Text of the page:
The fertile window was a priori defined as commencing five days before estimated ovulation through day one following ovulation. The results show that the mean effect of cortisol was positively associated with day-specific conception probabilities, while the alpha-amylase effects were negatively associated with day-specific conception probabilities (Table 3). The 95% HPD intervals indicate that alpha-amylase values were significant predictors of a decrease in day-specific conception probabilities for both the unadjusted and adjusted model for the first cycle. The day-specific conception probabilities were highest on the day prior to ovulation (day −1) followed by day one (day +1) after ovulation, and were lowest on day five (day −5) prior to ovulation for both cortisol and alpha-amylase (Figures 1a, 1b). While conception probabilities increased with increasing quartiles of cortisol for each day during the fertile window, the reverse was true for alpha-amylase as increasing quartiles reduced all day specific probabilities. A similar pattern was observed when using all cycles under observation in the cohort (data not shown). None of the lines crossed for alpha amylase irrespective of model.

Figure 1Figure 1
Stress biomarkers and day–specific probabilities of conception.
TABLE 3
Salivary biomarkers and overall daily probability of conception during the fertile window – Bayesian Analysis (n=274)

Discussion

To our knowledge, this is the first study to empirically demonstrate that stress is significantly associated with reduced female fecundity as measured by a lower probability of conception for each day during the fertile window as women’s salivary alpha-amylase concentrations rise. Moreover, the reduction in fecundability was mediated via the SAM pathway rather than through the HPA axis as evidenced by the opposing directions in FORs and the day-specific probabilities of conception for salivary alpha-amylase and cortisol, respectively. Irrespective of the day or frequency of sexual intercourse during the fertile window, women with higher concentrations of alpha amylase were less likely to conceive than women with lower concentrations underscoring the importance of a statistical model that is biologically responsive to the timing of intercourse relative to the fertile window and inclusive of other relevant covariates. While the findings were significant for alpha-amylase and the daily-specific conception probabilities in the first cycle, the results based on all cycles per woman were not. This most likely reflects a loss in statistical power with the most fecund women contributing one cycle coupled with the variability associated with alpha-amylase while trying.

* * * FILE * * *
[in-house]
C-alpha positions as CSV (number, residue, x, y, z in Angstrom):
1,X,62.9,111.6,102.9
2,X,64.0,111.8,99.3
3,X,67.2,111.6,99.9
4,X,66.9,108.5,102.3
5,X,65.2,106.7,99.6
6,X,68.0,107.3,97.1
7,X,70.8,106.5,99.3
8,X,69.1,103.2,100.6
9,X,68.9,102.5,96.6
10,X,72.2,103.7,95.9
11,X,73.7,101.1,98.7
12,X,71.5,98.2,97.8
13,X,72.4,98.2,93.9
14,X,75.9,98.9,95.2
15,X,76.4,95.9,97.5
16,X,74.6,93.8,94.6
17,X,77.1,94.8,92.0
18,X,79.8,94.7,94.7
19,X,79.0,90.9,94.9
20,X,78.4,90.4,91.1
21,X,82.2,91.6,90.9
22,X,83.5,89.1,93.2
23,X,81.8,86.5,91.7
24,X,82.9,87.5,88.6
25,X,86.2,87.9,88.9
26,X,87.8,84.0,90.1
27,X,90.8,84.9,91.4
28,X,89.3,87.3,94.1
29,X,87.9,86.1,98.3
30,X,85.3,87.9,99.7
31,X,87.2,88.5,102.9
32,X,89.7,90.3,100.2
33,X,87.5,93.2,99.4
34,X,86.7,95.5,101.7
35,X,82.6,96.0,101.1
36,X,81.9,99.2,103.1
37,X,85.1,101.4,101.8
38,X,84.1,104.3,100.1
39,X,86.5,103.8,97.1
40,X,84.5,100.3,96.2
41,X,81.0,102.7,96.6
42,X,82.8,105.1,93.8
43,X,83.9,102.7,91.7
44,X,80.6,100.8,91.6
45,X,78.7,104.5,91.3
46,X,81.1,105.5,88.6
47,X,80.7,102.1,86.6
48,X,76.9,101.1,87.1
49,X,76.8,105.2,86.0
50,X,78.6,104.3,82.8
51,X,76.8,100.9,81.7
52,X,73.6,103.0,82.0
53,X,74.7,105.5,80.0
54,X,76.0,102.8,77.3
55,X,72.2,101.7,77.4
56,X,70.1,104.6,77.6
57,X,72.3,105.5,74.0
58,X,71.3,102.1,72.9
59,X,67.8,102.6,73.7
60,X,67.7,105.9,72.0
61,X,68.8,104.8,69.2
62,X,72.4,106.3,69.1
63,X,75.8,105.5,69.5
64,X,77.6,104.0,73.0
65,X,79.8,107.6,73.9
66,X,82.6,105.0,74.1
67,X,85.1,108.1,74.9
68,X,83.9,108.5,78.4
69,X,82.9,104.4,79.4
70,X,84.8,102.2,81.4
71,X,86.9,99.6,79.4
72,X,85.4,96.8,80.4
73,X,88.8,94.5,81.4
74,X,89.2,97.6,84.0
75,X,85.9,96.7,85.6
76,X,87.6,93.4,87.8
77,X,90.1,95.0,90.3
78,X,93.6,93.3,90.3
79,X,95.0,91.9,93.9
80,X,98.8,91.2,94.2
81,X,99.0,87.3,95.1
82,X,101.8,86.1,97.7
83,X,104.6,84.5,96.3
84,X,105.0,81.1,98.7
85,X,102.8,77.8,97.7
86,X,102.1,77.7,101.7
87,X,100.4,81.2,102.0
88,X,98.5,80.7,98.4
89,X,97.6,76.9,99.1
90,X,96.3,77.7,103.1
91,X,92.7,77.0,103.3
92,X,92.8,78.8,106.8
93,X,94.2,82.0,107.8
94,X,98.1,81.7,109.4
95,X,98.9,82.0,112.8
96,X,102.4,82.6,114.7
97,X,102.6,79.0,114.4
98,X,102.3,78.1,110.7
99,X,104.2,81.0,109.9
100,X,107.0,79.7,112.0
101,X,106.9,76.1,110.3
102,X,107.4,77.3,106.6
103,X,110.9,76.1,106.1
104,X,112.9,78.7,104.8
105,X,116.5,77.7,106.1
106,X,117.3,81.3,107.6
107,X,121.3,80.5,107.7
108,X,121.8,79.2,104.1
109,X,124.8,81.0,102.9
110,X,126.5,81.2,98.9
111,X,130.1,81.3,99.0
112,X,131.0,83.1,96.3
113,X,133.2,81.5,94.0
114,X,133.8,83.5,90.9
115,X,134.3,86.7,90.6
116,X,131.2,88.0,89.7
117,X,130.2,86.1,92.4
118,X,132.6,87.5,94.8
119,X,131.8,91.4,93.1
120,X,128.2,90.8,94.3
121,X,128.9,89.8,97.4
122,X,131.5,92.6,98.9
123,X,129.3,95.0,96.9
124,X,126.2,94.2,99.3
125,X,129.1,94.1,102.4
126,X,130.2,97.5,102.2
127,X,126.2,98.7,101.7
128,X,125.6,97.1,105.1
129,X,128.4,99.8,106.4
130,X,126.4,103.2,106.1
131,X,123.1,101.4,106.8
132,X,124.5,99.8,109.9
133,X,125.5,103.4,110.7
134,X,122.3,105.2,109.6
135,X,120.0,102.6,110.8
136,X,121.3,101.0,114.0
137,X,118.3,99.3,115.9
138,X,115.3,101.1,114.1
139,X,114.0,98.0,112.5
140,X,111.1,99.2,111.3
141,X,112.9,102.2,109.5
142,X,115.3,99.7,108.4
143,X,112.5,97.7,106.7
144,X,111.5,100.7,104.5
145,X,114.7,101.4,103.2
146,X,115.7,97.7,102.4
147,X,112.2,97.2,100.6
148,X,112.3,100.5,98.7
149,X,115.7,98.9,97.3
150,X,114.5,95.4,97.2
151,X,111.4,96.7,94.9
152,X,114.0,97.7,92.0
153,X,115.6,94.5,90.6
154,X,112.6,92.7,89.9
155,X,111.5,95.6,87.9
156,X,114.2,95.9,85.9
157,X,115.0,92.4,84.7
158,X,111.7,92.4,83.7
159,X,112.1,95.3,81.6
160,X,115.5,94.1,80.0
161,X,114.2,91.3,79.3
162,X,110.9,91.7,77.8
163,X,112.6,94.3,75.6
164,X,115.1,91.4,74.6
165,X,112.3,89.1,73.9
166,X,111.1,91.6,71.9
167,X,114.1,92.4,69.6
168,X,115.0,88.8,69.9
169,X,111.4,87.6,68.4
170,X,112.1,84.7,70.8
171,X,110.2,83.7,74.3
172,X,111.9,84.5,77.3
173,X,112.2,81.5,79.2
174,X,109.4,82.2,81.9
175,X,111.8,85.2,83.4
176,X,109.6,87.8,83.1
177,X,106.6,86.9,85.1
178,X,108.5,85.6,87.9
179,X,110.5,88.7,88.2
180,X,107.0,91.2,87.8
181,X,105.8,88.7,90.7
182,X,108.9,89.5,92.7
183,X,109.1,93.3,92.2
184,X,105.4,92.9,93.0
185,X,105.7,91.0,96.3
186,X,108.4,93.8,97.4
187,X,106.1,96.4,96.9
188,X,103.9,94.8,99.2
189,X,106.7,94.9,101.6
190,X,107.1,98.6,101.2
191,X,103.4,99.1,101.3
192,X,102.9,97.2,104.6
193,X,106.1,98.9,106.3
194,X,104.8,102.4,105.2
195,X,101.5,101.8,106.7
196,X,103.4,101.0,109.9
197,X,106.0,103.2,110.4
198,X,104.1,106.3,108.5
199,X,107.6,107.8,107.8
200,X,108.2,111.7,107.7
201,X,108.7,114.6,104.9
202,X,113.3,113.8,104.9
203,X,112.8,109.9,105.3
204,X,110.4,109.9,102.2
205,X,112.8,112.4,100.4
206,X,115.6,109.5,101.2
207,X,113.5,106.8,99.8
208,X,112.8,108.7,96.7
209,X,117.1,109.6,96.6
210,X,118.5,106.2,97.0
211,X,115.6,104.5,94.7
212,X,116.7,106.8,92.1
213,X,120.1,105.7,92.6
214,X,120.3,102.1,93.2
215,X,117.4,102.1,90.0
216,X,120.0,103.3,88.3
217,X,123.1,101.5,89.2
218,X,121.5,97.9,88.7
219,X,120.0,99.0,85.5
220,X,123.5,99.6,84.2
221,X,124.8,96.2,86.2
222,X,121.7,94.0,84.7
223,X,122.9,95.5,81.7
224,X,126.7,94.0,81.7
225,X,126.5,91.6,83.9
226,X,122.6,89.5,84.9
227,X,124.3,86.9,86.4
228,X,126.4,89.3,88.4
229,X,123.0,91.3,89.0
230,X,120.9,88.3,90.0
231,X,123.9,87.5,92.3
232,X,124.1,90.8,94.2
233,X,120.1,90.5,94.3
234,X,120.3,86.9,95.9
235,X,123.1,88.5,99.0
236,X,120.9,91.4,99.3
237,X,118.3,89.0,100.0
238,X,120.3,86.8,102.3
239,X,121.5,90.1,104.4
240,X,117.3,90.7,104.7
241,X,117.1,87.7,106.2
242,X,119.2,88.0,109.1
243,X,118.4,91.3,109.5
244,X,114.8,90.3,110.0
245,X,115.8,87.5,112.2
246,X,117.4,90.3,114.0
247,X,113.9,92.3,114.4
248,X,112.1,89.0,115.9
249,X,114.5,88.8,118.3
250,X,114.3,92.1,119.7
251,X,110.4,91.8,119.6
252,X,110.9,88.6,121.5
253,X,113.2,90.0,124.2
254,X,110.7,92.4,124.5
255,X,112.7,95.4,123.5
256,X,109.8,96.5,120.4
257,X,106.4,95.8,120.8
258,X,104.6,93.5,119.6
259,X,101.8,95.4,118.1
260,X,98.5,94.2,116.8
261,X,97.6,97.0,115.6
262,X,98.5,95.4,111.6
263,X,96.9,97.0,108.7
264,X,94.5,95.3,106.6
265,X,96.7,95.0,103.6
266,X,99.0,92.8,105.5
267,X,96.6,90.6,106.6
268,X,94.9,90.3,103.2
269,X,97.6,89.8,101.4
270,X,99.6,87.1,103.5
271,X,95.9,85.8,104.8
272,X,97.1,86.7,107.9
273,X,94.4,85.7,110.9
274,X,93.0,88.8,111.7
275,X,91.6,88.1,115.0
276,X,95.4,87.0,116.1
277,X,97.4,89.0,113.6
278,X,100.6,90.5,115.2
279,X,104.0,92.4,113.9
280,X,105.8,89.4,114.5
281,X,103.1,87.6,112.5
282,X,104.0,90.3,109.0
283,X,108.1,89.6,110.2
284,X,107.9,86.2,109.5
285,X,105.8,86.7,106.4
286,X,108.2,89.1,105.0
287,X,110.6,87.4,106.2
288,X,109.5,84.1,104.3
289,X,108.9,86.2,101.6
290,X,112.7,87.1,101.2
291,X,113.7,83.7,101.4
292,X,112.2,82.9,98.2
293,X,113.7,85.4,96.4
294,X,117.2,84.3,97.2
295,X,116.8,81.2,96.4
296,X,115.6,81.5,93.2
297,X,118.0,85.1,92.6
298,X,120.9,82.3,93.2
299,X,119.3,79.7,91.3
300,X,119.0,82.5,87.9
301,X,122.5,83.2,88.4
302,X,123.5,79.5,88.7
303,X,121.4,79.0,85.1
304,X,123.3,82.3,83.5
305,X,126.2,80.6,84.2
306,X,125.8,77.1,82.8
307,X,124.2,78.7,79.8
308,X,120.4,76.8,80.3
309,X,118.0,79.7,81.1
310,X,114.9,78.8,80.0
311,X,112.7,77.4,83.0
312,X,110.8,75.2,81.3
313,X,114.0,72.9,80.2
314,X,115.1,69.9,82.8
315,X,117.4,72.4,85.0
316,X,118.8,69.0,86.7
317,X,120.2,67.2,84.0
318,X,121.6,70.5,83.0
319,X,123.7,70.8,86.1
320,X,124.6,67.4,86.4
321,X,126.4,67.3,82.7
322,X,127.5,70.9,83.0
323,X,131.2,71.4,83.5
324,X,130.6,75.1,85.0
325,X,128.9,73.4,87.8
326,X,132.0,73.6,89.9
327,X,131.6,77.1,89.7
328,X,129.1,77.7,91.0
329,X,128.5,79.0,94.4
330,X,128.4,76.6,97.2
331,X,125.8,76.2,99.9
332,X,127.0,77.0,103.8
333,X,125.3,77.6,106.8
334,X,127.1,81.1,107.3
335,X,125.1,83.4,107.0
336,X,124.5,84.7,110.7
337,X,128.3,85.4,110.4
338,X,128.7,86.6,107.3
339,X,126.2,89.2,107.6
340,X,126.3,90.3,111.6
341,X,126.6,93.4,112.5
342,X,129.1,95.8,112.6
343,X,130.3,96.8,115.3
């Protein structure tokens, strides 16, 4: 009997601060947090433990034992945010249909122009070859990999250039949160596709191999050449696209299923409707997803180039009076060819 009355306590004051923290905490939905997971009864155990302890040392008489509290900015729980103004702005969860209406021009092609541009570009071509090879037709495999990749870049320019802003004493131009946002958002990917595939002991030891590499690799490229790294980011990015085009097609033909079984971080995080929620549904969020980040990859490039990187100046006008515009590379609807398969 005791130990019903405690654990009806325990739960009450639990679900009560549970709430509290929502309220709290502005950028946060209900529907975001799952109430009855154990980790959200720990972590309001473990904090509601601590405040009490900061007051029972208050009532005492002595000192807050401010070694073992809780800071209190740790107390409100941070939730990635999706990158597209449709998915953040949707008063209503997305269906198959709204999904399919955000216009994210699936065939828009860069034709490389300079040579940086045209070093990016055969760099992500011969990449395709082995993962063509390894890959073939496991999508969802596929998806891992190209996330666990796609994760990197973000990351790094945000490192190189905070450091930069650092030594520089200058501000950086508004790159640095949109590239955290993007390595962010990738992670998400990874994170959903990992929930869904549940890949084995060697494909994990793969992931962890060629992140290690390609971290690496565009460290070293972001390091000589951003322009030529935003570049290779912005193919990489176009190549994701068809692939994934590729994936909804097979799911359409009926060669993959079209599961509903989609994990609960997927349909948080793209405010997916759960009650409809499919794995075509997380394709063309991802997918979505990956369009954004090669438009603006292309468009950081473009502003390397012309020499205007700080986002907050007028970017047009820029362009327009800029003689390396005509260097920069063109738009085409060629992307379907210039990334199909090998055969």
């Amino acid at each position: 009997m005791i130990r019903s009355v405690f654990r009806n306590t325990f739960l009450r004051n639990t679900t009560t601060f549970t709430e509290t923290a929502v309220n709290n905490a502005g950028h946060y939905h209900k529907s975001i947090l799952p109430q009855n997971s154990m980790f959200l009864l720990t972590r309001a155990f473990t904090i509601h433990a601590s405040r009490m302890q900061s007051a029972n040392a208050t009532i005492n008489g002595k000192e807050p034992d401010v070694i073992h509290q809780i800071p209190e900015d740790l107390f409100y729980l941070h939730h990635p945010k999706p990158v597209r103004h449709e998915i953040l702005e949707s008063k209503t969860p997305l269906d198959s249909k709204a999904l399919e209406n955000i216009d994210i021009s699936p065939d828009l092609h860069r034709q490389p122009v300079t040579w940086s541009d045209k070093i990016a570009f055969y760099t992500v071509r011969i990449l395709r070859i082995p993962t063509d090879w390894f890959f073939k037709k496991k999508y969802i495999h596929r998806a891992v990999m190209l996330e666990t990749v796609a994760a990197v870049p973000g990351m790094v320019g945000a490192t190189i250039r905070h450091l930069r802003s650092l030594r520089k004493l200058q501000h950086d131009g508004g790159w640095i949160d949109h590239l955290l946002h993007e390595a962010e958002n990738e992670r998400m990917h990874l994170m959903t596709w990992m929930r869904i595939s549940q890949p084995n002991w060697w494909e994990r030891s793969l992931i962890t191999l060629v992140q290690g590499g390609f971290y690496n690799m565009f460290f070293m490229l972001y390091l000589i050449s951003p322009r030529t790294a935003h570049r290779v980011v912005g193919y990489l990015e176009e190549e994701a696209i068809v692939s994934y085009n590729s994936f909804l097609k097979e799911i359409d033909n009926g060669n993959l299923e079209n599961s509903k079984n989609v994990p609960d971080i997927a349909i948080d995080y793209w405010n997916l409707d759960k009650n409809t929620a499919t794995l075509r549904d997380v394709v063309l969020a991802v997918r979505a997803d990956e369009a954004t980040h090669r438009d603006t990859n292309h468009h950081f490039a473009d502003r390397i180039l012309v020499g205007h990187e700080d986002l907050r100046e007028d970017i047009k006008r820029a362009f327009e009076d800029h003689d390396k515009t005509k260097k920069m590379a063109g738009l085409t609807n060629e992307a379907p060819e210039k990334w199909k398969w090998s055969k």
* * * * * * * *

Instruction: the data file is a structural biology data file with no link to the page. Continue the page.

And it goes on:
Our findings do not support an earlier study involving 13 women prospectively followed that reported no differences in urinary adrenaline, noradrenaline, or cortisol concentrations between conception and non-conception cycles (26). Among nulliparous Chinese textile workers trying to conceive, perceived stress during the follicular phase was associated with dysmenorrhea, underscoring the importance of timing when assessing stress-related effects (27). While we did not measure dysmenorrhea in our study, all saliva samples were collected during the follicular phase. A recent cohort study of women undergoing their first in vitro fertilization/intra cytoplasmatic sperm injection cycle reported greater treatment success for women with lower urinary adrenaline concentrations at oocyte retrieval, and lower adrenaline and noradrenaline concentrations at embryo transfer in comparison to women with unsuccessful cycles (28). In addition, stress reduction behavioral therapies have been shown to improve IVF outcomes (9,29).

The mechanisms by which alpha-amylase may reduce fecundity are as yet unknown, but the reproductive tract has long been known to contain catecholamine receptors (30), which may alter blood flow through the fallopian tubes and gamete transportation (31). Alpha-amylase is the principal salivary protein whose secretion from the parotid gland is regulated by the SAM system in response to sympathetic stimuli (physical and/or emotional stressors) resulting in increased blood catecholamines. Since this biomarker is produced locally in the oral cavity, it is in relatively high concentrations compared to other salivary markers such as cortisol that are serum constituents produced elsewhere in the body and transported to saliva via ultrafiltration (32). To this end, alpha-amylase may be a novel biomarker for assessing psychosocial stressors and reproductive endpoints as mediated via the sympathetic nervous system. The opposing effects for stress biomarkers and fecundity observed in our study underscores the importance of measuring multiple stress biomarkers of stress-related systems such as the HPA and SAM.